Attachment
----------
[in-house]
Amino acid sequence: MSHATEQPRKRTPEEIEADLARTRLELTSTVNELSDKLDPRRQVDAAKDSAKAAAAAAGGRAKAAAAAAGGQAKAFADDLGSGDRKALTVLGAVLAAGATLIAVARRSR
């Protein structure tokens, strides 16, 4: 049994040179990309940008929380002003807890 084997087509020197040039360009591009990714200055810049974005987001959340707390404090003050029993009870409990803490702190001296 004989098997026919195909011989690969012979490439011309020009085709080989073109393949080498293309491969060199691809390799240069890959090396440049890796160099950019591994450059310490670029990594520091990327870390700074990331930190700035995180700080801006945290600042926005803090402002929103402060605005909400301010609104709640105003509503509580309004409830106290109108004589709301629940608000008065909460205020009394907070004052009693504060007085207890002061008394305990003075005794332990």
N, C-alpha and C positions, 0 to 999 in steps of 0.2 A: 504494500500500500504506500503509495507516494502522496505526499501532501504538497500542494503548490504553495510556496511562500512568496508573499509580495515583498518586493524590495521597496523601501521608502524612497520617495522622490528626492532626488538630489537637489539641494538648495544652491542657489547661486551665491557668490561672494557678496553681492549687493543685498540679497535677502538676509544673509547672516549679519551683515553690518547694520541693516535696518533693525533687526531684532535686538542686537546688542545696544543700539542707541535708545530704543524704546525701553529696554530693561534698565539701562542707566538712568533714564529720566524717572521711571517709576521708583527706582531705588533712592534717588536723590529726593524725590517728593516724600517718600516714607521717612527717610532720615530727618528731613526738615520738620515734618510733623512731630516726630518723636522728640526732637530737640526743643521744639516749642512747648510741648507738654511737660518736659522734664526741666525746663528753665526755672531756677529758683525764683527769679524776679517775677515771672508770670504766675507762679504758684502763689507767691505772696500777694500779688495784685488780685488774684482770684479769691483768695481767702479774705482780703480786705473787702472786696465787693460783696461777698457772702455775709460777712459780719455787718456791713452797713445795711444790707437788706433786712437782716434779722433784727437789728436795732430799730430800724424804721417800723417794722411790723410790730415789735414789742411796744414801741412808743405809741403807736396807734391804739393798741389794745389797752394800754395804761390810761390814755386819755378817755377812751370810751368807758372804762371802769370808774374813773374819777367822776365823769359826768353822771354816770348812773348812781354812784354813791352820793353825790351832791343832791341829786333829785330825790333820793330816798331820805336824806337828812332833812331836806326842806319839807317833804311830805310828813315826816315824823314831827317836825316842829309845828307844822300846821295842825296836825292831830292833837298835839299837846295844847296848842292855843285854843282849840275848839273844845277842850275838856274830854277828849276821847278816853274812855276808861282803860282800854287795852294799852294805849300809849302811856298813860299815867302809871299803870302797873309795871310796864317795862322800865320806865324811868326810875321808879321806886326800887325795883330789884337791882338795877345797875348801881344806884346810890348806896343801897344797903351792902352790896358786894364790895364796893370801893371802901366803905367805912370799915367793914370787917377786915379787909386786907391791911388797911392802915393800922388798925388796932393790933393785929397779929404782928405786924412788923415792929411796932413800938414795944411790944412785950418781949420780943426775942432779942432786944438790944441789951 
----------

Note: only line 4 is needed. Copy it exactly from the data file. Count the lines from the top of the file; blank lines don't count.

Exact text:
N, C-alpha and C positions, 0 to 999 in steps of 0.2 A: 504494500500500500504506500503509495507516494502522496505526499501532501504538497500542494503548490504553495510556496511562500512568496508573499509580495515583498518586493524590495521597496523601501521608502524612497520617495522622490528626492532626488538630489537637489539641494538648495544652491542657489547661486551665491557668490561672494557678496553681492549687493543685498540679497535677502538676509544673509547672516549679519551683515553690518547694520541693516535696518533693525533687526531684532535686538542686537546688542545696544543700539542707541535708545530704543524704546525701553529696554530693561534698565539701562542707566538712568533714564529720566524717572521711571517709576521708583527706582531705588533712592534717588536723590529726593524725590517728593516724600517718600516714607521717612527717610532720615530727618528731613526738615520738620515734618510733623512731630516726630518723636522728640526732637530737640526743643521744639516749642512747648510741648507738654511737660518736659522734664526741666525746663528753665526755672531756677529758683525764683527769679524776679517775677515771672508770670504766675507762679504758684502763689507767691505772696500777694500779688495784685488780685488774684482770684479769691483768695481767702479774705482780703480786705473787702472786696465787693460783696461777698457772702455775709460777712459780719455787718456791713452797713445795711444790707437788706433786712437782716434779722433784727437789728436795732430799730430800724424804721417800723417794722411790723410790730415789735414789742411796744414801741412808743405809741403807736396807734391804739393798741389794745389797752394800754395804761390810761390814755386819755378817755377812751370810751368807758372804762371802769370808774374813773374819777367822776365823769359826768353822771354816770348812773348812781354812784354813791352820793353825790351832791343832791341829786333829785330825790333820793330816798331820805336824806337828812332833812331836806326842806319839807317833804311830805310828813315826816315824823314831827317836825316842829309845828307844822300846821295842825296836825292831830292833837298835839299837846295844847296848842292855843285854843282849840275848839273844845277842850275838856274830854277828849276821847278816853274812855276808861282803860282800854287795852294799852294805849300809849302811856298813860299815867302809871299803870302797873309795871310796864317795862322800865320806865324811868326810875321808879321806886326800887325795883330789884337791882338795877345797875348801881344806884346810890348806896343801897344797903351792902352790896358786894364790895364796893370801893371802901366803905367805912370799915367793914370787917377786915379787909386786907391791911388797911392802915393800922388798925388796932393790933393785929397779929404782928405786924412788923415792929411796932413800938414795944411790944412785950418781949420780943426775942432779942432786944438790944441789951 